The data also indicated that Qigong reduced the patients’ mental fatigue and improved mental functioning, although no significant changes were observed in their depression or anxiety. Similarly, the authors of an earlier study with a small sample () found that Qigong improved psychological health but did not significantly decrease the depression score [36]. However, another large scale study () showed that Qigong had an antidepressive effect but did not significantly reduce anxiety symptoms for persons with CFS-like illness compared with a control group [27]. In a later study () with a longer intervention (16 Qigong sessions and daily self-practice sessions lasting at least 30 minutes each), Qigong was found to significantly reduce the anxiety and depressive symptoms reported by patients with CFS-like illness [26]. The marginally significant improvement in depressive symptoms () in the current study was probably due to small sample size (). Whether Qigong is effective in alleviating depression and anxiety symptoms in bereaved persons deserves further examination using a larger sample size.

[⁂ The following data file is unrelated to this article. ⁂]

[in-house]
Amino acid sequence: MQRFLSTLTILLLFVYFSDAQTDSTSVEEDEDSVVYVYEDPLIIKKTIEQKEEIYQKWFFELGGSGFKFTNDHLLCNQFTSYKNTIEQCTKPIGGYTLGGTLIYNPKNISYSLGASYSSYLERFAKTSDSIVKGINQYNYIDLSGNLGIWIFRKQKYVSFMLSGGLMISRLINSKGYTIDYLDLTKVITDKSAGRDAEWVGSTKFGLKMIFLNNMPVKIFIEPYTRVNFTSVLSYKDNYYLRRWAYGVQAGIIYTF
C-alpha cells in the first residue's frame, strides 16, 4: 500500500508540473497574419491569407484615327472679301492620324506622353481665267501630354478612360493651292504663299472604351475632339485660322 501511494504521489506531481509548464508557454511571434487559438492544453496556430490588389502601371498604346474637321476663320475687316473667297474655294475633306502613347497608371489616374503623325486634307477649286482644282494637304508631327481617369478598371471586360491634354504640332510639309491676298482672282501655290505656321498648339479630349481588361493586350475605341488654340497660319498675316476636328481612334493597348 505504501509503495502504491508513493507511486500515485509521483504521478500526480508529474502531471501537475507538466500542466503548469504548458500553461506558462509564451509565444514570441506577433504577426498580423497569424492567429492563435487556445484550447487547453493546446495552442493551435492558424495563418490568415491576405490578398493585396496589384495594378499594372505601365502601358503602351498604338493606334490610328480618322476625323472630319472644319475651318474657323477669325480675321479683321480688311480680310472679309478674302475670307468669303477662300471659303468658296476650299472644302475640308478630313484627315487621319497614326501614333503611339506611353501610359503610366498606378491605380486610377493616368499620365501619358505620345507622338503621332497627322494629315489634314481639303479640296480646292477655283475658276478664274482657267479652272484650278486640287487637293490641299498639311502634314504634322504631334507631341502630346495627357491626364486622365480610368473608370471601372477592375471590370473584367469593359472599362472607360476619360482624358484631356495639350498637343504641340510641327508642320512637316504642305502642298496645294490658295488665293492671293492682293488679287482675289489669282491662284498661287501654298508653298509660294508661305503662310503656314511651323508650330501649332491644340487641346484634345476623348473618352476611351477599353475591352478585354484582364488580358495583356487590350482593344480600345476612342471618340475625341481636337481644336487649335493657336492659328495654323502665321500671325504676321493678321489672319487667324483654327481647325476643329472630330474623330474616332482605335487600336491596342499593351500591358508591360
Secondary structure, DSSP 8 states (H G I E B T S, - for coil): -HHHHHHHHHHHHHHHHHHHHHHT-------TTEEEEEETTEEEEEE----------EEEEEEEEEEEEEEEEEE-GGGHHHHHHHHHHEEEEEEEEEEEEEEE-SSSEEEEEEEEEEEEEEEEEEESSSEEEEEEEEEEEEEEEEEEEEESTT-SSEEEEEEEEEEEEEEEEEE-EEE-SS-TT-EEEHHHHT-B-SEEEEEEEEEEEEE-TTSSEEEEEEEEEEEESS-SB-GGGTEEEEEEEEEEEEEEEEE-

Although the spiritual well-being of bereaved persons is an area of interest for both researchers and clinicians, few related interventions have been proposed or tested. The results of this study indicate that Qigong not only improves the physical fatigue, mental fatigue, and mental functioning of bereaved persons but also enhances their spiritual well-being. As it both reduces negative physical, mental symptoms and improves psychological quality of life and spiritual state, Qigong offers a promising complementary and alternative therapy for bereaved persons.